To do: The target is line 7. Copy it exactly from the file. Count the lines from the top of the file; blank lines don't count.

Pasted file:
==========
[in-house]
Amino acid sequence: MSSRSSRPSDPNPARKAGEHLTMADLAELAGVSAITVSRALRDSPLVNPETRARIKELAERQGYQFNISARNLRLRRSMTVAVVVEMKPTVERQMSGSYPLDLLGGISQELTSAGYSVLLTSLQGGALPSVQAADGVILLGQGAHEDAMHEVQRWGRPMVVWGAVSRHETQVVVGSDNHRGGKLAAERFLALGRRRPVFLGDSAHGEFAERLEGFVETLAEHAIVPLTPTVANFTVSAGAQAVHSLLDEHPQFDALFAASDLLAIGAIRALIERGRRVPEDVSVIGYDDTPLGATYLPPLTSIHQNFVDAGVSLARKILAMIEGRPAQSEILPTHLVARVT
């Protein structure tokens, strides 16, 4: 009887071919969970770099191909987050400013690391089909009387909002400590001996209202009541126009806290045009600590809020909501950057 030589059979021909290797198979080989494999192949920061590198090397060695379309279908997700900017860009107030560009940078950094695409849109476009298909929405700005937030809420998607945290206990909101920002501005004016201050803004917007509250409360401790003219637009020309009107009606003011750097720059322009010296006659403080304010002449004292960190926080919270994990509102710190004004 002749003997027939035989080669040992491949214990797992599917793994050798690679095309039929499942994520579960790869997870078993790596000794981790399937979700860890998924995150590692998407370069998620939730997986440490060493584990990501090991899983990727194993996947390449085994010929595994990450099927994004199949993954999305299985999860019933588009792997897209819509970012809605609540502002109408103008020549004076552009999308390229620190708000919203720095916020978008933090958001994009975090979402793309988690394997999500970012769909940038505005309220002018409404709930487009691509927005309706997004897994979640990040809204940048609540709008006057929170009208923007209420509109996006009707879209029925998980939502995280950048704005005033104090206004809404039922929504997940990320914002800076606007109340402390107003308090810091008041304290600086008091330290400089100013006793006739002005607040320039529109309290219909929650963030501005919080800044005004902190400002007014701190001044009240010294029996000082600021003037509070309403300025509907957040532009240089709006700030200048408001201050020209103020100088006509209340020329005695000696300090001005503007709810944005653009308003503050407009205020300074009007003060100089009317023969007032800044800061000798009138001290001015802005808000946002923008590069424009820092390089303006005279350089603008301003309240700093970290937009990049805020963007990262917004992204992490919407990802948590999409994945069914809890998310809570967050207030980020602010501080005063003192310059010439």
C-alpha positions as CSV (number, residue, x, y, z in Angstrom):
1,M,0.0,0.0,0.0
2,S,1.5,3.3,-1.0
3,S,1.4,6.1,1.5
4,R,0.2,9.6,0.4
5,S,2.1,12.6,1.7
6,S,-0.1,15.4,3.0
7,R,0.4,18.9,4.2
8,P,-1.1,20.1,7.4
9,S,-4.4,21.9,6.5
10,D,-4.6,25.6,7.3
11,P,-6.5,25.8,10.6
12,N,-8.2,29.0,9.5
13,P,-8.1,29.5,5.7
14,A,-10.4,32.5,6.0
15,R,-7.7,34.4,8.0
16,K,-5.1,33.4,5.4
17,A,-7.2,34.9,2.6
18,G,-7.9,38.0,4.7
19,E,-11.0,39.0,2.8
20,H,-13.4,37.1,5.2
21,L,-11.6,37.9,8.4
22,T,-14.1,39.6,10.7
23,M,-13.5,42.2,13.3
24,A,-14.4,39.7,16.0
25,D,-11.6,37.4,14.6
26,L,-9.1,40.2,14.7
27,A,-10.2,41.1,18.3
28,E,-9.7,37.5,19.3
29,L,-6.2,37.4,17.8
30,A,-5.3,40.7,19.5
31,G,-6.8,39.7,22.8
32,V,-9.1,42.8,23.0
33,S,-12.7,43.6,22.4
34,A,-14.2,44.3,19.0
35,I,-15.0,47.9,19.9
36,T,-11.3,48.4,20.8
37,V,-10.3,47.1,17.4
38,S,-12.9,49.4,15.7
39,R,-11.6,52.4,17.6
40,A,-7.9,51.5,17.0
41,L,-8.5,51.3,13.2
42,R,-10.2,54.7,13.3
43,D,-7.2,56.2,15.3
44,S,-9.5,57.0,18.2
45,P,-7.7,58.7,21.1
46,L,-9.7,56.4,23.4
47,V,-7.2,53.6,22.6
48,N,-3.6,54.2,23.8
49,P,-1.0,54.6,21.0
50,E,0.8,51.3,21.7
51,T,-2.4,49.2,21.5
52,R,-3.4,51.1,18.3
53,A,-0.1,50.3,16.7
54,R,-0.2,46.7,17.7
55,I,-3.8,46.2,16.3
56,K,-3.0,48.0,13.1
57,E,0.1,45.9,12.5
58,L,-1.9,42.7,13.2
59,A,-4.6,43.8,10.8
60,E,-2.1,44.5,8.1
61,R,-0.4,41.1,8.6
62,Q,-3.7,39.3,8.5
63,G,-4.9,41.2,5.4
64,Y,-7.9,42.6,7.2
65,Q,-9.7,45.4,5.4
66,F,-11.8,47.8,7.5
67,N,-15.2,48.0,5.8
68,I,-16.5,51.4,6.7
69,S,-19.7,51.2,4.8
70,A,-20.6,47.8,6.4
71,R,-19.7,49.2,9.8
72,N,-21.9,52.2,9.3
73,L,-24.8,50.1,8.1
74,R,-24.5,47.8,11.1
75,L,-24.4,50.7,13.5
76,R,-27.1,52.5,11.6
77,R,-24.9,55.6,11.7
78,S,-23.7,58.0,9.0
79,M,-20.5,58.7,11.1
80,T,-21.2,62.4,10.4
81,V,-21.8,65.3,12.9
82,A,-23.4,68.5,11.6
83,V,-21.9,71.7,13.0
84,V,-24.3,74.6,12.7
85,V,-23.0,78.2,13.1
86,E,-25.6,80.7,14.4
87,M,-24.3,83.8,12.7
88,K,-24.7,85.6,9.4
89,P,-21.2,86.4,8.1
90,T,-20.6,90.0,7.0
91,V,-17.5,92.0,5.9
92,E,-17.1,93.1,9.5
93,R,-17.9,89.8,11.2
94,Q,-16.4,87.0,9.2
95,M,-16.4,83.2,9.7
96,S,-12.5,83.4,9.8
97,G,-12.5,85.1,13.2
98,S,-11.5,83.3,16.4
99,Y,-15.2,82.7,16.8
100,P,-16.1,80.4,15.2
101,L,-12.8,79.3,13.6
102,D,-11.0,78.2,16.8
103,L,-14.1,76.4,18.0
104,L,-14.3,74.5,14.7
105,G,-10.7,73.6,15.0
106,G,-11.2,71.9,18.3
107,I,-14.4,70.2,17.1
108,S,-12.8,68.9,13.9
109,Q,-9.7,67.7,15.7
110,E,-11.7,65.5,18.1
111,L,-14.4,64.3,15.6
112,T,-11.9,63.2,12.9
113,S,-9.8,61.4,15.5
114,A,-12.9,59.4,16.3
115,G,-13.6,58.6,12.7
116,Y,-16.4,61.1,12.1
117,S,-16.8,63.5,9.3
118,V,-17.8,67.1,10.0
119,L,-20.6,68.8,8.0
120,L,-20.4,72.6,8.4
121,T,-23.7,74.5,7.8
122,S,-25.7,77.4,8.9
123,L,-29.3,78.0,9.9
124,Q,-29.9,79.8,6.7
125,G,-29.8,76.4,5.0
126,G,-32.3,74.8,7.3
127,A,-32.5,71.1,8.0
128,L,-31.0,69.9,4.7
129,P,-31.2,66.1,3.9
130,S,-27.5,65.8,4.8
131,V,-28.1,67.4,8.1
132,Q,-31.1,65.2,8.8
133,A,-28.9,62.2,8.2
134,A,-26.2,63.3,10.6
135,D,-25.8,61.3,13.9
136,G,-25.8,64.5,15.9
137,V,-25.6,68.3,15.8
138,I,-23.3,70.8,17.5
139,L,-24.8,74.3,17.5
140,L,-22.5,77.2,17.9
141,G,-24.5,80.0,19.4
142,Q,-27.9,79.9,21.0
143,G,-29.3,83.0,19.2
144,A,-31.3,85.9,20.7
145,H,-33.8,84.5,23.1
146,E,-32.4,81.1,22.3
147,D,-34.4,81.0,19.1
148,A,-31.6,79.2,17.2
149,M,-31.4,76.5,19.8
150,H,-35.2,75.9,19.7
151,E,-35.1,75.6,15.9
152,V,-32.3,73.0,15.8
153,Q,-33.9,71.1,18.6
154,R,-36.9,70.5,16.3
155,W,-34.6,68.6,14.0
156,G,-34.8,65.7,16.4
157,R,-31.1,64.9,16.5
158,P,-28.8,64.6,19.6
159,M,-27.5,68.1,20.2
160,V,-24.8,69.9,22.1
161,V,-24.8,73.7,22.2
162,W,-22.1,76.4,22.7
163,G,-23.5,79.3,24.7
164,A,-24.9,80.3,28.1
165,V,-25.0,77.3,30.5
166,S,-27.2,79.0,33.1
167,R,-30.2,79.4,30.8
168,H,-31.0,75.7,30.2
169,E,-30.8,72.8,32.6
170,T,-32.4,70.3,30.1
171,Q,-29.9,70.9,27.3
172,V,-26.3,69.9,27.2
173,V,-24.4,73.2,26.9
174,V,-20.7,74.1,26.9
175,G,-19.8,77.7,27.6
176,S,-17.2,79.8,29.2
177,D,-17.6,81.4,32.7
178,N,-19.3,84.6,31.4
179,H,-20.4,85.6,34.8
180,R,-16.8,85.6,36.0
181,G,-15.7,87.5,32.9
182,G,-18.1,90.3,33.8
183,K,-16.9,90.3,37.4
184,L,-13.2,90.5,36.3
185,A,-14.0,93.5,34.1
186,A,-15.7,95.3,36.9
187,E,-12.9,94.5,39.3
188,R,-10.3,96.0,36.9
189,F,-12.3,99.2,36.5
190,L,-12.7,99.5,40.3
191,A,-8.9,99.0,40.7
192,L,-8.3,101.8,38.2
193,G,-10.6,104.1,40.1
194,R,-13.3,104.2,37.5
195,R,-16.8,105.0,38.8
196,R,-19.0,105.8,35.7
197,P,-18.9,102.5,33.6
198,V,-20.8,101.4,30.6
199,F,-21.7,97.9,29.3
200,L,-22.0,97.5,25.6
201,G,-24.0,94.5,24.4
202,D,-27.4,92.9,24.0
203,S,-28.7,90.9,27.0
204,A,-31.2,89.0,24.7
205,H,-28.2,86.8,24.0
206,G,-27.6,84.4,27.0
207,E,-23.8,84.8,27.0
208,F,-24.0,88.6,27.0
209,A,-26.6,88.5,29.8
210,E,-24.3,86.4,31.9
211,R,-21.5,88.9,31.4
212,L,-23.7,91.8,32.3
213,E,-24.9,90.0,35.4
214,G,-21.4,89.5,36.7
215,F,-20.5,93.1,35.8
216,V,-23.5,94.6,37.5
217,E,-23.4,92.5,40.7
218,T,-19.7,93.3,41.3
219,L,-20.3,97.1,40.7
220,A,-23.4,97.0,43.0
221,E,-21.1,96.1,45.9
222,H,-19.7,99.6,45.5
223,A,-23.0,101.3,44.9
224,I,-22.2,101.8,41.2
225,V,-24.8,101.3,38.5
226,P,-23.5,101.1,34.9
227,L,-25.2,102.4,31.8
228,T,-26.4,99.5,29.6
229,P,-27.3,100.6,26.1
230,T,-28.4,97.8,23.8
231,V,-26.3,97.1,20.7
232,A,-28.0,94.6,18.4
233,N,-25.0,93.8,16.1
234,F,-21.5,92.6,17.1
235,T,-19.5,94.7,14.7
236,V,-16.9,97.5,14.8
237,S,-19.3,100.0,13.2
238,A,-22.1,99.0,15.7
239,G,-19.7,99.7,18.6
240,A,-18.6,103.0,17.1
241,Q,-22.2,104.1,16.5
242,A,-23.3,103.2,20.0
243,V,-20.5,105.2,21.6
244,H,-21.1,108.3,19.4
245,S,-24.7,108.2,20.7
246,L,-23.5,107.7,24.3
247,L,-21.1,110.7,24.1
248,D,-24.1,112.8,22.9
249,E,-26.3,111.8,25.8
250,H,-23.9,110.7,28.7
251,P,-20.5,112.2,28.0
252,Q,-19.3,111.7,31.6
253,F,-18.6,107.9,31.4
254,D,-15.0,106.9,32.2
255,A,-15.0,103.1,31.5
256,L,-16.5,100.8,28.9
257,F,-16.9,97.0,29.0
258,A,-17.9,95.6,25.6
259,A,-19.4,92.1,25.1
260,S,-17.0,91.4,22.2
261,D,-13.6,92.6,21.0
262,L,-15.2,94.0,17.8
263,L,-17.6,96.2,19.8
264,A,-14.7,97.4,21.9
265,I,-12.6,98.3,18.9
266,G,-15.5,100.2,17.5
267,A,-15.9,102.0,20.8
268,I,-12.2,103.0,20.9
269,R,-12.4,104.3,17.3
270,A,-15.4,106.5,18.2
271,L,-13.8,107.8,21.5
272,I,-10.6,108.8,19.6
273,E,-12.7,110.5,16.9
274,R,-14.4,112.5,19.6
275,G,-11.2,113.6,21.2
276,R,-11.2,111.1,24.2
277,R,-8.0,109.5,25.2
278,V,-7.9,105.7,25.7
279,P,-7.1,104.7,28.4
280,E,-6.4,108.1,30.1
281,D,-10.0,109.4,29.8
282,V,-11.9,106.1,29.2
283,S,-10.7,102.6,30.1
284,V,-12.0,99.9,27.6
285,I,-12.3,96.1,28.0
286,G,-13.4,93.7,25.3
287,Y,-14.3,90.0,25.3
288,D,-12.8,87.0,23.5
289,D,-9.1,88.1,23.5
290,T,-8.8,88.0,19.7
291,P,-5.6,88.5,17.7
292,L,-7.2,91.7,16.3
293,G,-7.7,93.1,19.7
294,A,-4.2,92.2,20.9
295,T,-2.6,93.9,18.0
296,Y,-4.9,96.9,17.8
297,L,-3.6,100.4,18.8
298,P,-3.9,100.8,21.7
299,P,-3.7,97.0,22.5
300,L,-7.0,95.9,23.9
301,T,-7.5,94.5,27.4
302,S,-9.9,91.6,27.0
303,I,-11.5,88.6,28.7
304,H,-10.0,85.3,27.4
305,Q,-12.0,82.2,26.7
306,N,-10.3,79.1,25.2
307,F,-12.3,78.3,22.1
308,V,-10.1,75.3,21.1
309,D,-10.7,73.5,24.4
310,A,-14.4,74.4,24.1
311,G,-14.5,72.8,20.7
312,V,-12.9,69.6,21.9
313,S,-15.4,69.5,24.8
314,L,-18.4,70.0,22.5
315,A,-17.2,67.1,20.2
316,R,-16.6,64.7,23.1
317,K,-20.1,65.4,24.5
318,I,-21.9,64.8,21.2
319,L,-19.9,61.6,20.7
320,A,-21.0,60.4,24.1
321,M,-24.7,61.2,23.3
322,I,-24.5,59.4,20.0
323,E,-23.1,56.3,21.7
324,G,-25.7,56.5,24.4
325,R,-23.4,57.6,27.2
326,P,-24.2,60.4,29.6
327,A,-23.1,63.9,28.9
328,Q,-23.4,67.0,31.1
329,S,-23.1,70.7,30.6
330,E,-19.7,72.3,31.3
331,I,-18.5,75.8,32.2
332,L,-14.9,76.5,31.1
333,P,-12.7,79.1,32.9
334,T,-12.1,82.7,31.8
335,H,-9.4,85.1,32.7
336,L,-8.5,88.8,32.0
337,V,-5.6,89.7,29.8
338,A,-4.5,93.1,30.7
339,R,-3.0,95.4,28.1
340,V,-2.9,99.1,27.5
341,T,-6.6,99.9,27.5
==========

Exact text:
3,S,1.4,6.1,1.5